oa Fundamina : A Journal of Legal History - Der Vogel Strauß als frühes beispiel für Gesetzesanalogie : ein Phantasma? Grenzfragen bei der römischen Tierhalterhaftung
The action for damage caused by four-footed animals, which during the Middle Ages was called the actio quadrupedaria, had to be extended by an actio utilis in Roman formulaic procedure to damage caused by other animals. Zoological observations and archeological artifacts reveal that these other animals were mainly ostriches. Modern juristic methodology would regard the example of the ostrich as an early application of an old statutory provision by analogy. The praetor had to modify the formula in the first stage of the procedure as the appointed judge was limited to a literal interpretation. The question asked in modern literature whether in Roman law the keeper was liable for damage caused by wild animals, must be answered in the affirmative. Special regulations applied to performances of wild animals and snakes before audiences. In the Lex Romana Burgundionum such liability extended to all animals, including bipeds. The Basilica make explicit mention of geese, falcons and ostriches. During the nineteenth century it was suggested that liability for the acts of persons of unsound mind be extended per analogiam to the persons responsible for their supervision.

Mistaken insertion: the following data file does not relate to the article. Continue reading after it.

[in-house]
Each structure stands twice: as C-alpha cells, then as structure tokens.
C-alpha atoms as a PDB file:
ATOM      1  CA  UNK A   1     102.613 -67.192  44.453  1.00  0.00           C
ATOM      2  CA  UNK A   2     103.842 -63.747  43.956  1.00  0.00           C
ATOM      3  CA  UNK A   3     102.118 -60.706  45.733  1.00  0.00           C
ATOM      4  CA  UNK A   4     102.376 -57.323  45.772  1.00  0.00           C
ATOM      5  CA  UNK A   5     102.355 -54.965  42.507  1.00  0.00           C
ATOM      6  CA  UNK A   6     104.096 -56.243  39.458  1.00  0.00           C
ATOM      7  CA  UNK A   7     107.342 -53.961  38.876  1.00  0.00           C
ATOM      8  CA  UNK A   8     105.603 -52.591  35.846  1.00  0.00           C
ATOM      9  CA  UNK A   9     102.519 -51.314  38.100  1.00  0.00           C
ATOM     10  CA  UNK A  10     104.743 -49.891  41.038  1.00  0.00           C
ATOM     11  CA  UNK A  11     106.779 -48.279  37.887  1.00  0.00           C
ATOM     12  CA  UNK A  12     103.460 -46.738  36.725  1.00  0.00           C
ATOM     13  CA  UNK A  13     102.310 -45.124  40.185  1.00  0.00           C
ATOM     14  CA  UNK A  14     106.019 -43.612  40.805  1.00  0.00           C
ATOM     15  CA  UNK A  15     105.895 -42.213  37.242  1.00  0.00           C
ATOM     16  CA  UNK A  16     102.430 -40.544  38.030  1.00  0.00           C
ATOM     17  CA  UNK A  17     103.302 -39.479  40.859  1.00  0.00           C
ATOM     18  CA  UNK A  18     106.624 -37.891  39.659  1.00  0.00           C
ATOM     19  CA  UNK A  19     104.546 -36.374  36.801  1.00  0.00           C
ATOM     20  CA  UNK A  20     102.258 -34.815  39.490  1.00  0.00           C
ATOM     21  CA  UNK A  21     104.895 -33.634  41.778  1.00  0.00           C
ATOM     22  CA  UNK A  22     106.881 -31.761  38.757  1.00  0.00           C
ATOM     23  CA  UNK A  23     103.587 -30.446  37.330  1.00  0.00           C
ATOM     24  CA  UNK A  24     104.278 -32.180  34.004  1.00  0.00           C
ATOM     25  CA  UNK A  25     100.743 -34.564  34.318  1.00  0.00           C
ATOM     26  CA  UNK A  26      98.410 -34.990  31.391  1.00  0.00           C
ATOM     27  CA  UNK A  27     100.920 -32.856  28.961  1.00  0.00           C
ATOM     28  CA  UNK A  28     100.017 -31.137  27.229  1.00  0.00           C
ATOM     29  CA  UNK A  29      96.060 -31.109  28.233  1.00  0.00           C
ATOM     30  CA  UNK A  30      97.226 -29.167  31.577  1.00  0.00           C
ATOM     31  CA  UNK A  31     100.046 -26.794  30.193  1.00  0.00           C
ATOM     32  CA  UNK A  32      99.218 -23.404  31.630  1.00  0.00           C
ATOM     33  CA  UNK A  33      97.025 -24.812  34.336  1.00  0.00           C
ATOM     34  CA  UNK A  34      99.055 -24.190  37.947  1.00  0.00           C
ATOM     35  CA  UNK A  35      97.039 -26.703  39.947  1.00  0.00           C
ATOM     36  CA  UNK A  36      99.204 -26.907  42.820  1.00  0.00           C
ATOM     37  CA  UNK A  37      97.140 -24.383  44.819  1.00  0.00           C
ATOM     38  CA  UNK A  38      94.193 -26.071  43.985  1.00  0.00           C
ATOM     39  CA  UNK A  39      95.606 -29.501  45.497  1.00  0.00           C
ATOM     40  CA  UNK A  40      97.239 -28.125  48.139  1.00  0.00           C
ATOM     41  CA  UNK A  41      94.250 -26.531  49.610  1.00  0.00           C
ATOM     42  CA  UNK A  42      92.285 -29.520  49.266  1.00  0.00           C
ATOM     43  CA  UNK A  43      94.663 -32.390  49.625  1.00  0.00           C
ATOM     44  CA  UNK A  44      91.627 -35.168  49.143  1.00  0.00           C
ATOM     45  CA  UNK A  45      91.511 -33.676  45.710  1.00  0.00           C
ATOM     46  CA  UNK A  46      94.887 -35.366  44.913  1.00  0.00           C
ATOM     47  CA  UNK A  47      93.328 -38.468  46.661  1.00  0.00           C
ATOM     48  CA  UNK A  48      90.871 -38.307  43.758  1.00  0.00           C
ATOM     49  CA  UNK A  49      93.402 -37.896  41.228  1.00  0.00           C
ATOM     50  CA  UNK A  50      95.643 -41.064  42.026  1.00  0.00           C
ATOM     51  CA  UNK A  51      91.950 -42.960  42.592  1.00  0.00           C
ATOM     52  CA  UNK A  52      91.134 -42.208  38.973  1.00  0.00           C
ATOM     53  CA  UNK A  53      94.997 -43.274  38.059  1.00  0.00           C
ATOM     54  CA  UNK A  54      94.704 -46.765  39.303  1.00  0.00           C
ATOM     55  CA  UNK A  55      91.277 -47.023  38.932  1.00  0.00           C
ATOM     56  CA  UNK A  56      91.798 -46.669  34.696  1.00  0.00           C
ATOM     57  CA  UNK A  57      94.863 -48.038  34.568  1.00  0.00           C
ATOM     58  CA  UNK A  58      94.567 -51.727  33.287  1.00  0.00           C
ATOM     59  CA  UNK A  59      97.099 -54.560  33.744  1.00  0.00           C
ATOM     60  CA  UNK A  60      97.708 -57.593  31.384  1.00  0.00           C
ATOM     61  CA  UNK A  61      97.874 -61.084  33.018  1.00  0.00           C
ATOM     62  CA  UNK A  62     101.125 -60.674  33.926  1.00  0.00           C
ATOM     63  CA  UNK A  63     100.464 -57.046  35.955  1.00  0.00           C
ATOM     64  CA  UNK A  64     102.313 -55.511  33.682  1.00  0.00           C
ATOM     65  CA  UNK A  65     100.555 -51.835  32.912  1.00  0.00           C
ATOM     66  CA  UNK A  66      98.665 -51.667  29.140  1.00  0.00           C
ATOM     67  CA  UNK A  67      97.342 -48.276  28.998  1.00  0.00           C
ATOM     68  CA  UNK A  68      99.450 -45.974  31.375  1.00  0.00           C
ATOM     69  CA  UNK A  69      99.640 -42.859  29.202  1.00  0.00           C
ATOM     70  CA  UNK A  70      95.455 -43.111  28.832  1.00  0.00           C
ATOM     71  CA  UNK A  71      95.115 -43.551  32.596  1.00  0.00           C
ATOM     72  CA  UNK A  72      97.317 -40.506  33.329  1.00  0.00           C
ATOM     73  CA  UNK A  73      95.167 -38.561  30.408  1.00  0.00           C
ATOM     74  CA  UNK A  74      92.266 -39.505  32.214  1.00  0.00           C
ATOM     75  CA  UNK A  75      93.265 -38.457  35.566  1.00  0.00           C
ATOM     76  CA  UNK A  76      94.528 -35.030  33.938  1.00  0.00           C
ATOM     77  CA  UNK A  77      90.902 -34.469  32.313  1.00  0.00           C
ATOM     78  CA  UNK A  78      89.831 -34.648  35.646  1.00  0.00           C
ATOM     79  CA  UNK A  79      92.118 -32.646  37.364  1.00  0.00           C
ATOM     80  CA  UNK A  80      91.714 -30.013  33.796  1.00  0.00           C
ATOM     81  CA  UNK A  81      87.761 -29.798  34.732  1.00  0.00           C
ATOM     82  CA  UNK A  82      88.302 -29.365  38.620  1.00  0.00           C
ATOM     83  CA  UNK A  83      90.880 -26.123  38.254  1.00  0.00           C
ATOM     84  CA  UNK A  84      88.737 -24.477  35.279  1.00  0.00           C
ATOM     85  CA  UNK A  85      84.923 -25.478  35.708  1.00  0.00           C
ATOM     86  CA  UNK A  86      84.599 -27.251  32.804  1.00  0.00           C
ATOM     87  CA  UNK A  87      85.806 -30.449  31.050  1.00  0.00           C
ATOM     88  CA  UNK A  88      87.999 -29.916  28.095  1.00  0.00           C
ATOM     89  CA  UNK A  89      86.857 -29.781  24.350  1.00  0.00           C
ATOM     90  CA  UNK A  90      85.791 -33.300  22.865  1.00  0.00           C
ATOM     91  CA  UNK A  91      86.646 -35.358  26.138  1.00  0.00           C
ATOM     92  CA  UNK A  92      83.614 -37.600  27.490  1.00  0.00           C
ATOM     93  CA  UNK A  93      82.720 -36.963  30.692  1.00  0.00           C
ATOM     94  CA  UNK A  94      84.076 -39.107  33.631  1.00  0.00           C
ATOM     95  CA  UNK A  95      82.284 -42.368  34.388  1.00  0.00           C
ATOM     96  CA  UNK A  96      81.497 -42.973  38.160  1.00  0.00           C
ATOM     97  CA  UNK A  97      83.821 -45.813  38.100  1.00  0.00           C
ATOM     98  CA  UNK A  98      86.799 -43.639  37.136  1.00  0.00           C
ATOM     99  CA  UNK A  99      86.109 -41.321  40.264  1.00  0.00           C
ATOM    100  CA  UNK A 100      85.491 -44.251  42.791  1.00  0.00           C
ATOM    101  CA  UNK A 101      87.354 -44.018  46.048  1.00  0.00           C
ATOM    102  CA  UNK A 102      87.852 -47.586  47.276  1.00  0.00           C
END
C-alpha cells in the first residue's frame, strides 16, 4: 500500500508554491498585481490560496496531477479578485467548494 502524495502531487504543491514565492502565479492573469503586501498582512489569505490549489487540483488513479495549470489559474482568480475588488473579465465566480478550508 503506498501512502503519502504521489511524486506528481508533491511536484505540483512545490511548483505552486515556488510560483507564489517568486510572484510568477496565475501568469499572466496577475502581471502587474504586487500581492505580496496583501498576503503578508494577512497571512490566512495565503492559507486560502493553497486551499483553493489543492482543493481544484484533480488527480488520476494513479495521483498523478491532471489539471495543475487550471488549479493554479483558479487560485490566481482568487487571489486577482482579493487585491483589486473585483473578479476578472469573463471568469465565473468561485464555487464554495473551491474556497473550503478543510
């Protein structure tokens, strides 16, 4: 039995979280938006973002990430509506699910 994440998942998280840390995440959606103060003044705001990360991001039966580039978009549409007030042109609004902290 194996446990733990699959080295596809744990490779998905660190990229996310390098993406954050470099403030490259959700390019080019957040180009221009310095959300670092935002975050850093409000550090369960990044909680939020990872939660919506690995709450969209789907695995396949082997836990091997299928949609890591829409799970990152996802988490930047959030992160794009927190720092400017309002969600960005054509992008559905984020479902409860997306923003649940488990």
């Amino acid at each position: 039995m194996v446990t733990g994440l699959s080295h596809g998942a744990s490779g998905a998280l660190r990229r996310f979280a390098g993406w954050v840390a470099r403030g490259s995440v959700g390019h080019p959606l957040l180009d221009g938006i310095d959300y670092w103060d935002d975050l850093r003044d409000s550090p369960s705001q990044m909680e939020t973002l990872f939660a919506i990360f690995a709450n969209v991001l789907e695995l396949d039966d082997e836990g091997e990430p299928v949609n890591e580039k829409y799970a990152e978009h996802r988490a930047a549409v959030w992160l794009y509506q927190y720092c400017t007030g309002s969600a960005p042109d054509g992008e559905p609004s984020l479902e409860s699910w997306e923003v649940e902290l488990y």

Article metrics loading...